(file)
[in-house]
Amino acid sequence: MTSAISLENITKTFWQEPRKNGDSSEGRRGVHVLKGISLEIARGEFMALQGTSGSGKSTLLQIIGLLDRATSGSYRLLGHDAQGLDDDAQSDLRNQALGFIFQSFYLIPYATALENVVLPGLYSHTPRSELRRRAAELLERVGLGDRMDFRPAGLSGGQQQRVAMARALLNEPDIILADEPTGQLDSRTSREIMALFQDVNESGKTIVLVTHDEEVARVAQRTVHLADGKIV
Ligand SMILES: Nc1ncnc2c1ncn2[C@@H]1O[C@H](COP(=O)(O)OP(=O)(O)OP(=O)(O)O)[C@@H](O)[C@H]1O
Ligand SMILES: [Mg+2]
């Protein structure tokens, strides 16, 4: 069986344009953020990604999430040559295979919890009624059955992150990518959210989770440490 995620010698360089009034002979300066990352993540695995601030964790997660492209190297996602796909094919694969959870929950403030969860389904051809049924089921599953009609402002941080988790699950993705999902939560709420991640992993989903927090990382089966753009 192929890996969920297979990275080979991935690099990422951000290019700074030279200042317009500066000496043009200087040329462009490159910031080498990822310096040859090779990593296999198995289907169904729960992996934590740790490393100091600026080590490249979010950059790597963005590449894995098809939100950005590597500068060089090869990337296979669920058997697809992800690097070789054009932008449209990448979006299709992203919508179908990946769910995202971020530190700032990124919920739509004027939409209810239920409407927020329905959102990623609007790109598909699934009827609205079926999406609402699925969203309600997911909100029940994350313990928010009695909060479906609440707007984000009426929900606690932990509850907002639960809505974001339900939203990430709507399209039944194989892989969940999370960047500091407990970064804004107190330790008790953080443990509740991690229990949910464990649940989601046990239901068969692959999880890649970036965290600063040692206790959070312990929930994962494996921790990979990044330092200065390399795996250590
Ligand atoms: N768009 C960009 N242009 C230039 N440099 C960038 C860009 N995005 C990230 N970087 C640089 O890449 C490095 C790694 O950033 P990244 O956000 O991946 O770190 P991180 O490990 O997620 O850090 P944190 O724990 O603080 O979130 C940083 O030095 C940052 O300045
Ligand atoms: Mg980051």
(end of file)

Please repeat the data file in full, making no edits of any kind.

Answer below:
[in-house]
Amino acid sequence: MTSAISLENITKTFWQEPRKNGDSSEGRRGVHVLKGISLEIARGEFMALQGTSGSGKSTLLQIIGLLDRATSGSYRLLGHDAQGLDDDAQSDLRNQALGFIFQSFYLIPYATALENVVLPGLYSHTPRSELRRRAAELLERVGLGDRMDFRPAGLSGGQQQRVAMARALLNEPDIILADEPTGQLDSRTSREIMALFQDVNESGKTIVLVTHDEEVARVAQRTVHLADGKIV
Ligand SMILES: Nc1ncnc2c1ncn2[C@@H]1O[C@H](COP(=O)(O)OP(=O)(O)OP(=O)(O)O)[C@@H](O)[C@H]1O
Ligand SMILES: [Mg+2]
């Protein structure tokens, strides 16, 4: 069986344009953020990604999430040559295979919890009624059955992150990518959210989770440490 995620010698360089009034002979300066990352993540695995601030964790997660492209190297996602796909094919694969959870929950403030969860389904051809049924089921599953009609402002941080988790699950993705999902939560709420991640992993989903927090990382089966753009 192929890996969920297979990275080979991935690099990422951000290019700074030279200042317009500066000496043009200087040329462009490159910031080498990822310096040859090779990593296999198995289907169904729960992996934590740790490393100091600026080590490249979010950059790597963005590449894995098809939100950005590597500068060089090869990337296979669920058997697809992800690097070789054009932008449209990448979006299709992203919508179908990946769910995202971020530190700032990124919920739509004027939409209810239920409407927020329905959102990623609007790109598909699934009827609205079926999406609402699925969203309600997911909100029940994350313990928010009695909060479906609440707007984000009426929900606690932990509850907002639960809505974001339900939203990430709507399209039944194989892989969940999370960047500091407990970064804004107190330790008790953080443990509740991690229990949910464990649940989601046990239901068969692959999880890649970036965290600063040692206790959070312990929930994962494996921790990979990044330092200065390399795996250590
Ligand atoms: N768009 C960009 N242009 C230039 N440099 C960038 C860009 N995005 C990230 N970087 C640089 O890449 C490095 C790694 O950033 P990244 O956000 O991946 O770190 P991180 O490990 O997620 O850090 P944190 O724990 O603080 O979130 C940083 O030095 C940052 O300045
Ligand atoms: Mg980051």